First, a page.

Both my husband and my dad are hunters. Though I have never shared in the excitement of the hunt itself, I absolutely share in the anticipation of eating wild meat. Dragging the deer out of the woods and taking it to a butcher for processing is not only normal to me, it’s exciting. What’s not fun is processing the meat myself.
A few years ago my husband got a deer back behind our house. We cheated and asked our neighbor to bring it to our house with his tractor so we wouldn’t have to drag it the whole way. However, we did not cheat by taking this deer to the butcher. Nope. We set up shop in our house and did it ourselves.
Let me tell you something – I will never choose to do this again. It didn’t gross me out, but it is tedious. And there’s nothing like doing the job yourself to make you super picky about the end product. To me, it’s like opening a closet and seeing a few items of clothing that need to be re-folded and straightened. Once that section looks so nice, the untidiness of the rest of the closet becomes painfully obvious, so you end up fixing that too. Translate that to processing meat and you can see how easy it is to get picky about how “clean” your meat looks when you’re done. Soon, that layer of silver skin becomes your worst nightmare.
If you’ve ever trimmed meat yourself you know what I’m talking about when I say silver skin. It does not breakdown when cooked and you don’t want to eat it, unless you like tough and chewy meat, so trim it you must. Ugh! What is this silver skin, you may ask? It is a thin membrane of connective tissue found on many meats. You’ve probably seen it on beef, pork, and chicken. It’s everywhere. Everywhere.
This silver skin is what I picture when I think of the linea alba, the connective tissue, or fascia, that runs down the middle of your abdomen, connecting the two sides of your rectus abdominus muscle (though it’s not exactly the same). This is the connective tissue that all of us ladies (and men) with diastasis recti are intimately familiar with because, for lack of a better word, ours is broken. We have a gap that runs down the middle of our tummies that causes all sorts of issues, like bulging, doming, and general weakness.
I set the goal to heal my tummy back in the spring, and this has redefined the way I view exercise and strength. I’ve learned that our bodies are really good at doing things they’re not actually strong enough to do, and the exercises that are best for building a foundation of strength are usually the ones that are least suspected. For example, a strong core starts with good posture and breathing, not crunches.
Fast forward to today, and I sit here with a bum knee, unable to do some of the simplest exercises because 1. I can’t bend my knee, and 2. It hurts when I try. This sort of setback used to really bother me. I don’t like being unable to move around freely. But since signing up with Core Exercise Solutions, I’ve learned that setbacks don’t necessarily mean steps back. So while I’m unable to do a lot of core strengthening exercises, I am able do breathing exercises and skin rolling.
And that’s where we take it back to that fascia. You’ve probably heard of SMFR, or self myfascial release. Basically, it’s foam rolling. This technique allows you to apply pressure to soft tissues, which can decrease pain, increase flexibility and range of motion, and improve your performance. It’s like a self massage and it can feel absolutely amazing if you have sore or tight muscles.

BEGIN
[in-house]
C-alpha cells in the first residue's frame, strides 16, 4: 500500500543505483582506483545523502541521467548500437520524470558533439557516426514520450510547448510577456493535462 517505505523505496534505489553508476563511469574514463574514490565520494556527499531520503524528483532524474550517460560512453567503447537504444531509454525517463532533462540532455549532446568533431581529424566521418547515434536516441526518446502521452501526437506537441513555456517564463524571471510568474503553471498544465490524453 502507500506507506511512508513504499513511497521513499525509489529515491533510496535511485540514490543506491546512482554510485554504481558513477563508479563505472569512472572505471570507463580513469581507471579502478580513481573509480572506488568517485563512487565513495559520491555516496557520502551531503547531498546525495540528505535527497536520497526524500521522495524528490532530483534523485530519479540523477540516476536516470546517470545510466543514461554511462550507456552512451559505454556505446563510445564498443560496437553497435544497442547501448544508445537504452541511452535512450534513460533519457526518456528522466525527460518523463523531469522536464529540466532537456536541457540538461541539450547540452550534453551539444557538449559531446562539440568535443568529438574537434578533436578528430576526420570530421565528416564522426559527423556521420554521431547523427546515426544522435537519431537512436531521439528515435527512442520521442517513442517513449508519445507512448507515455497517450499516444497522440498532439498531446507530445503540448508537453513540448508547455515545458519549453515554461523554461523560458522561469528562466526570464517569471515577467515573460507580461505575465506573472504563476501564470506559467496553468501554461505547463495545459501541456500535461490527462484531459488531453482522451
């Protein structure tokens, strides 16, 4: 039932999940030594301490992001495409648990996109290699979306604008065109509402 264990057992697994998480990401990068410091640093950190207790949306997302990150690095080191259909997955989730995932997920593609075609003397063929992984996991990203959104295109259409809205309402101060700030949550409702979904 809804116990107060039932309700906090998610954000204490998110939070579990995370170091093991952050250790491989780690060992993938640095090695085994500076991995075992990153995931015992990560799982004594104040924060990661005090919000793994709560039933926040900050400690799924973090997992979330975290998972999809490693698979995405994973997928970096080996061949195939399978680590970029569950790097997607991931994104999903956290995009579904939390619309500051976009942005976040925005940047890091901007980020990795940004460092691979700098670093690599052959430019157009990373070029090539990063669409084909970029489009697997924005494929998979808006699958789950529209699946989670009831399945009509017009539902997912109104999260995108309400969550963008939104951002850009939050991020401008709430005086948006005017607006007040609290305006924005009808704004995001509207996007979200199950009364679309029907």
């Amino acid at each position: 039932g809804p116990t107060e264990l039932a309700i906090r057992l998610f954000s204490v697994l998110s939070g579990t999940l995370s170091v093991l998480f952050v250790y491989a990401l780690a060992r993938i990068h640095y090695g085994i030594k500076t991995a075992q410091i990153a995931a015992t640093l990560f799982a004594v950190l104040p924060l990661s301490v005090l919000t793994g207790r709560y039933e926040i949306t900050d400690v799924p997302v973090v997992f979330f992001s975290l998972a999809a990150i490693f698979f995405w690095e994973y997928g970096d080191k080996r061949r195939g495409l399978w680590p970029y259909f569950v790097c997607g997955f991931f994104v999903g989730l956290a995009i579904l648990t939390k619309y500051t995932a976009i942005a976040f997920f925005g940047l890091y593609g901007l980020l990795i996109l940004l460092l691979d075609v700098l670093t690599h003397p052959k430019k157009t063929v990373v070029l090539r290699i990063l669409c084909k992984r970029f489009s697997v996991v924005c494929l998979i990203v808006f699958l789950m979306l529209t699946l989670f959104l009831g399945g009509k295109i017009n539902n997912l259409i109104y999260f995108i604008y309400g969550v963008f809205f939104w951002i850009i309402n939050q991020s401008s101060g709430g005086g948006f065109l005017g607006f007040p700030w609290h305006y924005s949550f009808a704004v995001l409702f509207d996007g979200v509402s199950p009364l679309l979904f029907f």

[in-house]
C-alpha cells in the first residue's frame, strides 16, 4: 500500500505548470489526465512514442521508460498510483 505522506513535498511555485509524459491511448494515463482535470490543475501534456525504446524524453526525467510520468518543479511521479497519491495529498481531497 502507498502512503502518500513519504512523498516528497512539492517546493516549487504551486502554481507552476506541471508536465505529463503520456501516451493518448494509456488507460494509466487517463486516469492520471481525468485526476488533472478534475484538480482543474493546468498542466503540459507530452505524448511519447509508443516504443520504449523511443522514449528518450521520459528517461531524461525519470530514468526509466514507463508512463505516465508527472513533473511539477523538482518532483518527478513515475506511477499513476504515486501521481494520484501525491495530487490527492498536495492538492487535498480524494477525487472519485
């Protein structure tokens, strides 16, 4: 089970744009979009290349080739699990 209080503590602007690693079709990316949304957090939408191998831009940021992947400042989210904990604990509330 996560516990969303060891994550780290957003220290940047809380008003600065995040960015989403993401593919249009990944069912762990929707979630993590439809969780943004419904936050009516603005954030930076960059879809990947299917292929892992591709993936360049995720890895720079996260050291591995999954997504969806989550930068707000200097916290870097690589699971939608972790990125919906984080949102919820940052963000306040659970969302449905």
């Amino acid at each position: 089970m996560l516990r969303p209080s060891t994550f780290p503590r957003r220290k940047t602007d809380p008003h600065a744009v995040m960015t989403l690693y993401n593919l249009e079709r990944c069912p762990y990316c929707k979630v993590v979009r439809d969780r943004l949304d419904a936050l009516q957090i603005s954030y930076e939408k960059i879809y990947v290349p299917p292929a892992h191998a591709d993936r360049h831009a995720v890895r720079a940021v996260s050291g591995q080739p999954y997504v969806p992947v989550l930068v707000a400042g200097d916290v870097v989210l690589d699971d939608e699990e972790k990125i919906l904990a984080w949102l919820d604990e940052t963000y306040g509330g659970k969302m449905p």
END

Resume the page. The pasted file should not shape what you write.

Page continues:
Skin rolling is kind of like foam rolling but you use your fingers. Pinch the skin on the back of your hand. Now use your fingers to roll that skin from one side of your hand to the other. Congratulations! You just did skin rolling.
If you have a diastasis and your center is all squishy, you may wonder what skin rolling your abdomen will do to help. Well, it doesn’t heal the linea alba and magically reconnect your core. Not directly, any way. Skin rolling your abdomen is all about rib mobility! When you breathe, your ribs should expand in every direction – back, front, and sides. Belly breathing puts a lot of strain against a diastasis, which can prevent it from healing, so you really want to nail that 360 expansion of the rib cage when you breathe. Since many of us don’t breathe deeply and our rib cages stay fixed, a little mental practice to retrain your body and a little skin rolling – to get that rib cage loose! – can make a big difference. If you want a full muscle contraction in your core, you’ve got to get that rib expansion.
When skin rolling my abdomen, I go across the internal and external obliques and down the rectus abdominus. This means I start in the center, right under my sternum, and work diagonally down both sides toward my hips. Then I start at the edge of each rib cage and work down toward the bottom center of my abdomen, toward the pelvis. Then I skin roll right on down that diastasis to get everything loosened up.
No knees required!
Unless you start thinking I’m off my rocker, let me assure you that I did not make this up. I learned this directly from Dr. Sarah Duvall and if it wasn’t for her program, I would not have even begun to heal, much less have so much success thus far.
We’ll talk soon! Until then, go bend your knees for me. 😉